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Achieving Worldwide Code Acceptance for the Use of Advanced Composite Materials to Strengthen Civil Structures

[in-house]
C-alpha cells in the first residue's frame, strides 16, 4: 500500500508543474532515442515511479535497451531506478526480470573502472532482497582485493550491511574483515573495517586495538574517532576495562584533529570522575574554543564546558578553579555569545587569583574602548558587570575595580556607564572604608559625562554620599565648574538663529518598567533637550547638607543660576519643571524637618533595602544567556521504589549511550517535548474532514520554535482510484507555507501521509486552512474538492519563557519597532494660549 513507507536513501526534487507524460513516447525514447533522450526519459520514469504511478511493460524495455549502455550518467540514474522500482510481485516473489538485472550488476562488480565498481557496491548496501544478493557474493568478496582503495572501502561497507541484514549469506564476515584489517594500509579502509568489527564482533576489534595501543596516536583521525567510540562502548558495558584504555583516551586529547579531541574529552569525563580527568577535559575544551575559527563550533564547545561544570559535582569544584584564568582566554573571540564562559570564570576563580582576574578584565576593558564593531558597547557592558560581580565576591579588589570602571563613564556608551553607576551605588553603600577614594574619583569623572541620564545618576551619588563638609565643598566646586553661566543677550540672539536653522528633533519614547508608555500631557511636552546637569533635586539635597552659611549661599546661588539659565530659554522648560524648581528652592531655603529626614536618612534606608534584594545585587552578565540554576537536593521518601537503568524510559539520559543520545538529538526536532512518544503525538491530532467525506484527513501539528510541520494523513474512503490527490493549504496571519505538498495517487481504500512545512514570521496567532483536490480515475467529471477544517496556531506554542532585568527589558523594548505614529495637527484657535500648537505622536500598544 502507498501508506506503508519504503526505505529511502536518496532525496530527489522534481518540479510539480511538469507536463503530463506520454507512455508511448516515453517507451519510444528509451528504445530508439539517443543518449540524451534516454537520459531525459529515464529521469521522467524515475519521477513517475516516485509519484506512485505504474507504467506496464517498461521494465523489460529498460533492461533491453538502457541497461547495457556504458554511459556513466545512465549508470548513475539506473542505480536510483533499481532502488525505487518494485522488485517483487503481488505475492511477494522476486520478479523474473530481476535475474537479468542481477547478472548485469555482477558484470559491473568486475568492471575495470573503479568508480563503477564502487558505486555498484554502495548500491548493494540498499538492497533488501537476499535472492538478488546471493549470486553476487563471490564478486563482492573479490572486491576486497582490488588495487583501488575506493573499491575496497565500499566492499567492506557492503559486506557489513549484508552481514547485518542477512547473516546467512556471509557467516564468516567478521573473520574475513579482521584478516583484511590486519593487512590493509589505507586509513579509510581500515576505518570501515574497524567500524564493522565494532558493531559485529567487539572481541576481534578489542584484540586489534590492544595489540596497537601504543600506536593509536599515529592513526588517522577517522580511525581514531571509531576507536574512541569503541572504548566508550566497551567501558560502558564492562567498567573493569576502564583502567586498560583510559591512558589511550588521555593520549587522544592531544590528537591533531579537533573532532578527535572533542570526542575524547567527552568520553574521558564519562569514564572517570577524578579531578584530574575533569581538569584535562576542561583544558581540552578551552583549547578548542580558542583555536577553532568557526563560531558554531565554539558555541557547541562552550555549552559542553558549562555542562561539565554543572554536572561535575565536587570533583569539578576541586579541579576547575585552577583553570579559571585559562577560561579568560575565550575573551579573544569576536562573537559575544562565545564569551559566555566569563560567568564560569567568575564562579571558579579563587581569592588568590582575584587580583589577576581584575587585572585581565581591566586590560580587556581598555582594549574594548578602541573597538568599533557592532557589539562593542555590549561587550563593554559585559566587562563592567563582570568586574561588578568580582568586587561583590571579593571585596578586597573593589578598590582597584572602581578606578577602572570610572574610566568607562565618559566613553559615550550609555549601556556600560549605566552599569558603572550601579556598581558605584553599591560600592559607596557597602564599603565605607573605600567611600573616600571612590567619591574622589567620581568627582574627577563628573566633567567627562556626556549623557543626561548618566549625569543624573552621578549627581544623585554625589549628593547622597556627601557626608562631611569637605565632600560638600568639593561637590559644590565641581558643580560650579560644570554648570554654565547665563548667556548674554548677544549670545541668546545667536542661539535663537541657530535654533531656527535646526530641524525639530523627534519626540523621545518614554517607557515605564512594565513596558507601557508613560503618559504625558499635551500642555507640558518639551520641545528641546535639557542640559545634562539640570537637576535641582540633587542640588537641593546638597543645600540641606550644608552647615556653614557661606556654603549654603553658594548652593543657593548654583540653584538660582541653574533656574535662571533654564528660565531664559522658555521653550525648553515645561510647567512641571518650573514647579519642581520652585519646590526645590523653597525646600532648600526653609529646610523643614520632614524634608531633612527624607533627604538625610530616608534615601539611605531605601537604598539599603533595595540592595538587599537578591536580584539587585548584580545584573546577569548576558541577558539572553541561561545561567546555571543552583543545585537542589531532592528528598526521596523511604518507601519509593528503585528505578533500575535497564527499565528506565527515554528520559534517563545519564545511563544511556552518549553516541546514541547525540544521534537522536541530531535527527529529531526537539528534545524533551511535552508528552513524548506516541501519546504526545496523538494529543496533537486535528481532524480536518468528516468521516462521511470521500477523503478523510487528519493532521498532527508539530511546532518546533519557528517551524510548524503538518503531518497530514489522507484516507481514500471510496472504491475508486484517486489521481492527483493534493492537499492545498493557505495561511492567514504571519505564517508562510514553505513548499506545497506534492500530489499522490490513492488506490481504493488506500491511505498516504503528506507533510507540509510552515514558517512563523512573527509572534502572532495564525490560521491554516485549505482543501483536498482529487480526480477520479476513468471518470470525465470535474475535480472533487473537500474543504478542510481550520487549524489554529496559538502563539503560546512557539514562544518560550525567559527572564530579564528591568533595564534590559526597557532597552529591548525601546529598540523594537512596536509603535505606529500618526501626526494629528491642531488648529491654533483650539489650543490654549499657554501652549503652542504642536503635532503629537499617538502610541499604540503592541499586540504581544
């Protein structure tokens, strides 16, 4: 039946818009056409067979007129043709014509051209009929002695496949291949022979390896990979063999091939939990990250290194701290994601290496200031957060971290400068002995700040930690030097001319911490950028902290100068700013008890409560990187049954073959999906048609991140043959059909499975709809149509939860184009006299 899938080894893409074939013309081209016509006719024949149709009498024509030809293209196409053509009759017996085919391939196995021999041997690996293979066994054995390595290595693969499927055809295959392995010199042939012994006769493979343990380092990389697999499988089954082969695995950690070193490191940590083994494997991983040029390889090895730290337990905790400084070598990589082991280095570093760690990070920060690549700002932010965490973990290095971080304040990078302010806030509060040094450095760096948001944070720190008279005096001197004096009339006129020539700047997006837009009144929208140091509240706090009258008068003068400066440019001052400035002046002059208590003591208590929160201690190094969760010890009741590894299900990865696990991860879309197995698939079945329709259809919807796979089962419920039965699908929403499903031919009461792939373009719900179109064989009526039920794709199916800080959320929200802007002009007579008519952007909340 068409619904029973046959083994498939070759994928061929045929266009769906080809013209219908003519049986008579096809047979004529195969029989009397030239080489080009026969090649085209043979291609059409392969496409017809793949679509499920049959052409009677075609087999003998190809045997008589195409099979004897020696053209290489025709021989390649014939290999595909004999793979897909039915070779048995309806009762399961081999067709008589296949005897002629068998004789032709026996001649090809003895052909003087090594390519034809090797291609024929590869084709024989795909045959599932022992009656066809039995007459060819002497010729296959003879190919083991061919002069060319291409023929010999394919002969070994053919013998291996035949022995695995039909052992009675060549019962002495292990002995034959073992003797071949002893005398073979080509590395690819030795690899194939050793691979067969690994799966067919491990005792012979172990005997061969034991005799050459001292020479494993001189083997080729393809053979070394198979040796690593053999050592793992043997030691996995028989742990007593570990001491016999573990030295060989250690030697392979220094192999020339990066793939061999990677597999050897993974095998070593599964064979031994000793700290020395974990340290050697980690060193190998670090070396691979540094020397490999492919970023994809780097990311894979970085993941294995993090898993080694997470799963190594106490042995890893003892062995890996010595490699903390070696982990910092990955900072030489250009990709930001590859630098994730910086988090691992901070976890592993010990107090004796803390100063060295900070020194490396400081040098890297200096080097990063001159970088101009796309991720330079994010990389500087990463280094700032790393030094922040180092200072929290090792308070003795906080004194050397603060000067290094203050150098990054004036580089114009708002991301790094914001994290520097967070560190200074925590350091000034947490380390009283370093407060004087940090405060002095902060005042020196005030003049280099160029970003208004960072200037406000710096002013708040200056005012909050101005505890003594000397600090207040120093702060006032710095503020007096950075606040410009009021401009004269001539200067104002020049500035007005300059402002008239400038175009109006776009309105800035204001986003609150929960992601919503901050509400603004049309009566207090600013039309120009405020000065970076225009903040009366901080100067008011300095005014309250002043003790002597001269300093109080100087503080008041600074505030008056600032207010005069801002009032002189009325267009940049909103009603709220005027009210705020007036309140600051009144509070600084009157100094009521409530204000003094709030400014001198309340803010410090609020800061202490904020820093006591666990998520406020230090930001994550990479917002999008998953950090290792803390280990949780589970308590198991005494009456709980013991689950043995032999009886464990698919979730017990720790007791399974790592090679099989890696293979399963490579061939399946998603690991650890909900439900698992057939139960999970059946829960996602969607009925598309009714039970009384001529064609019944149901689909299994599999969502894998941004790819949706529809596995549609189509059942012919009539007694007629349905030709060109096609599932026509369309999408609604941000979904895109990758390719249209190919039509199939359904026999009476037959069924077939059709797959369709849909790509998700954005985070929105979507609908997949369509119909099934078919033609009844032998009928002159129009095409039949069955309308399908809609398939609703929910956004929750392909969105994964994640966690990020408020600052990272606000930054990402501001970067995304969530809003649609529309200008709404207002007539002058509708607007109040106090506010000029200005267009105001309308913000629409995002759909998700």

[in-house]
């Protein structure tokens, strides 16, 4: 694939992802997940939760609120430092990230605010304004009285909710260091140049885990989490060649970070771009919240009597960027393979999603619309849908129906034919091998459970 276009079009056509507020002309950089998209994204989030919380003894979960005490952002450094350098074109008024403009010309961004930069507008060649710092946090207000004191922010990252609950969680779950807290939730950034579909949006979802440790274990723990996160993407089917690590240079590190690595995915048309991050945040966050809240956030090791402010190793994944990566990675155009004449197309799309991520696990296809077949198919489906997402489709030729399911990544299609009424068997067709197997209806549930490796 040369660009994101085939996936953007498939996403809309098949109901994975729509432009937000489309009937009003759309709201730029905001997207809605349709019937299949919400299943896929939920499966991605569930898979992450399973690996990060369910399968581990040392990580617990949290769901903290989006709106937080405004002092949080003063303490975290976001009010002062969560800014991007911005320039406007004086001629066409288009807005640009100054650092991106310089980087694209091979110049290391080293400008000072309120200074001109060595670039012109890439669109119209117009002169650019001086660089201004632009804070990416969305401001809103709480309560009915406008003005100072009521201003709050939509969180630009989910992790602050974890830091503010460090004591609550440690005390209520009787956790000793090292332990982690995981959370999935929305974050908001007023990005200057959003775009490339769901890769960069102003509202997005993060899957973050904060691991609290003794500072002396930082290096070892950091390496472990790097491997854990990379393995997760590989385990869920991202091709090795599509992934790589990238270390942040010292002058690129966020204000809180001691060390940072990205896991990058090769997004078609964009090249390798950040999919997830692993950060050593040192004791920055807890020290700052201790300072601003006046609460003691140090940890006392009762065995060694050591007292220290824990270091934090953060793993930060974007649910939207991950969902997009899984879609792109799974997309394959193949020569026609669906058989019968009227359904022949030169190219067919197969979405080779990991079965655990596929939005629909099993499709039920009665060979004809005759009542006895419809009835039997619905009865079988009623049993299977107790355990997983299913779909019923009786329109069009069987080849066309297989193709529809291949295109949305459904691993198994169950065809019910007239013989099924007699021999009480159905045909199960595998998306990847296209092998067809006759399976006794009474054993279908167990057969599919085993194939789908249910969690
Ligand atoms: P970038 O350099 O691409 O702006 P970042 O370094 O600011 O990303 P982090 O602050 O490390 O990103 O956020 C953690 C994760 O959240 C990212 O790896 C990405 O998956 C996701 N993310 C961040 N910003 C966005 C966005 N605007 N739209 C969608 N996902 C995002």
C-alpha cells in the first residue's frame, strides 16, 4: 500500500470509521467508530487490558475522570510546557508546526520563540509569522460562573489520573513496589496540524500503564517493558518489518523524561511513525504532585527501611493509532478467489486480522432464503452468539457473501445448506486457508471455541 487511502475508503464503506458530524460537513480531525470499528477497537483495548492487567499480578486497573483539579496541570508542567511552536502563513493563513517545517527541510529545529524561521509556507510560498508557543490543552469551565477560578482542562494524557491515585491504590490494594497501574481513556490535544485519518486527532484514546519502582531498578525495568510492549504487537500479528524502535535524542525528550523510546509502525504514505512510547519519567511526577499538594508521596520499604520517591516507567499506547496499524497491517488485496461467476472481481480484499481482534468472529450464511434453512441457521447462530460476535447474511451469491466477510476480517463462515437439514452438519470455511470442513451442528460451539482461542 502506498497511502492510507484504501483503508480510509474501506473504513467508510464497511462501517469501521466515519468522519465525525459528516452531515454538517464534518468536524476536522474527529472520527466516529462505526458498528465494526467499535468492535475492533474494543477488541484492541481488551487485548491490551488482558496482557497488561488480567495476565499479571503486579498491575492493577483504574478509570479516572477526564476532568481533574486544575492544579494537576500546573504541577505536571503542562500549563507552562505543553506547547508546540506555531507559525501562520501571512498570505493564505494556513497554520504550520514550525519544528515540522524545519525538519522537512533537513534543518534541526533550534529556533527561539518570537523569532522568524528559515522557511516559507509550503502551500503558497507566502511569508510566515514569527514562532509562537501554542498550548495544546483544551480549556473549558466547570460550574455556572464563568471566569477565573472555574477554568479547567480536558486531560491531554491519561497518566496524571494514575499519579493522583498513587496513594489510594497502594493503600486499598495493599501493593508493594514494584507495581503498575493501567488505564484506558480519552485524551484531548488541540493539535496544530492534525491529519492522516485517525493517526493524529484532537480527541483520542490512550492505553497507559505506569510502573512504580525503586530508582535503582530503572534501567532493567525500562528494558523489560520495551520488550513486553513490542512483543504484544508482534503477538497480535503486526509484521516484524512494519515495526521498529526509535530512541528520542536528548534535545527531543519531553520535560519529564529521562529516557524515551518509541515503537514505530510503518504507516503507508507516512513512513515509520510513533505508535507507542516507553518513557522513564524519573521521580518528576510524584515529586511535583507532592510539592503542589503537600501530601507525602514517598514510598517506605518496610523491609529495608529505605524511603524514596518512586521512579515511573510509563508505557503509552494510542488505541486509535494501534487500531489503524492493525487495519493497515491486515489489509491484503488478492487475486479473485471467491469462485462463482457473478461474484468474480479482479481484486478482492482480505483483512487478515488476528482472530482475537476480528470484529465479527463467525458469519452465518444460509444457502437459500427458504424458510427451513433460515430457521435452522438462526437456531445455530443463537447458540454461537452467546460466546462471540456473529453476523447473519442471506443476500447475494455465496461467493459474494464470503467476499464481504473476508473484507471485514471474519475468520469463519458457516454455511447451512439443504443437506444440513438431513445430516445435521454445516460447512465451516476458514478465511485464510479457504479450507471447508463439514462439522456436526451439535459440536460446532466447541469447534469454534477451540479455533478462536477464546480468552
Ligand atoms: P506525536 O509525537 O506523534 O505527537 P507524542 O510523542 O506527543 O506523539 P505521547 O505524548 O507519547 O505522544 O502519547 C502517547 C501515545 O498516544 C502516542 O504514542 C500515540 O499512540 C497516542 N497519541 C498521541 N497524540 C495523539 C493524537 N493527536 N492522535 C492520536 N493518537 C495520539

In the 1990s, the use of advanced composite materials for infrastructure initiated with the California Department of Transportation (Caltrans), as an alternative to steel jacketing bridge columns for seismic retrofit. Caltrans turned to an independent material testing facility, Aerospace Corporation, to assist in the development of the first prequalification test program for advanced composite materials in civil infrastructure, which focused on durability requirements of composite materials under various environmental conditions. After the Northridge earthquake in 1994, the International Code Council Evaluation Service (ICC-ES), formerly International Conference of Building Officials (ICBO) developed an acceptance criteria (AC125) for the use of advanced composite materials to strengthen non-ductile reinforced concrete and masonry structures. The AC125 criteria was substantially influenced by structural testing at the University of California, San Diego and has been adopted by numerous countries, including New Zealand and Canada, as a preferred criterion to evaluate various composite systems. The American Concrete Institute (ACI) has also been influential in the development of guidelines for civil structures, with the first guideline published in 2002 and since adopted and referenced internationally. Other industries (e.g. water and waste water transmission) have developed their own unique requirements for durability testing and inspection. In the UK, the Concrete Society developed guidelines (TR55 & TR57) for the design, acceptance, inspection, and monitoring of composite materials, while Germany developed a general building approval program (Zulassung by DIBt), similar to ICC but requires more rigorous durability testing. These requirements have evolved over the years and will continue to change along with the associated codes and guidelines. This paper will review the various durability and materials testing requirements that have been developed, with a brief overview of the guidelines and codes being developed to allow these advanced composite materials to become more accepted for use in civil structures.

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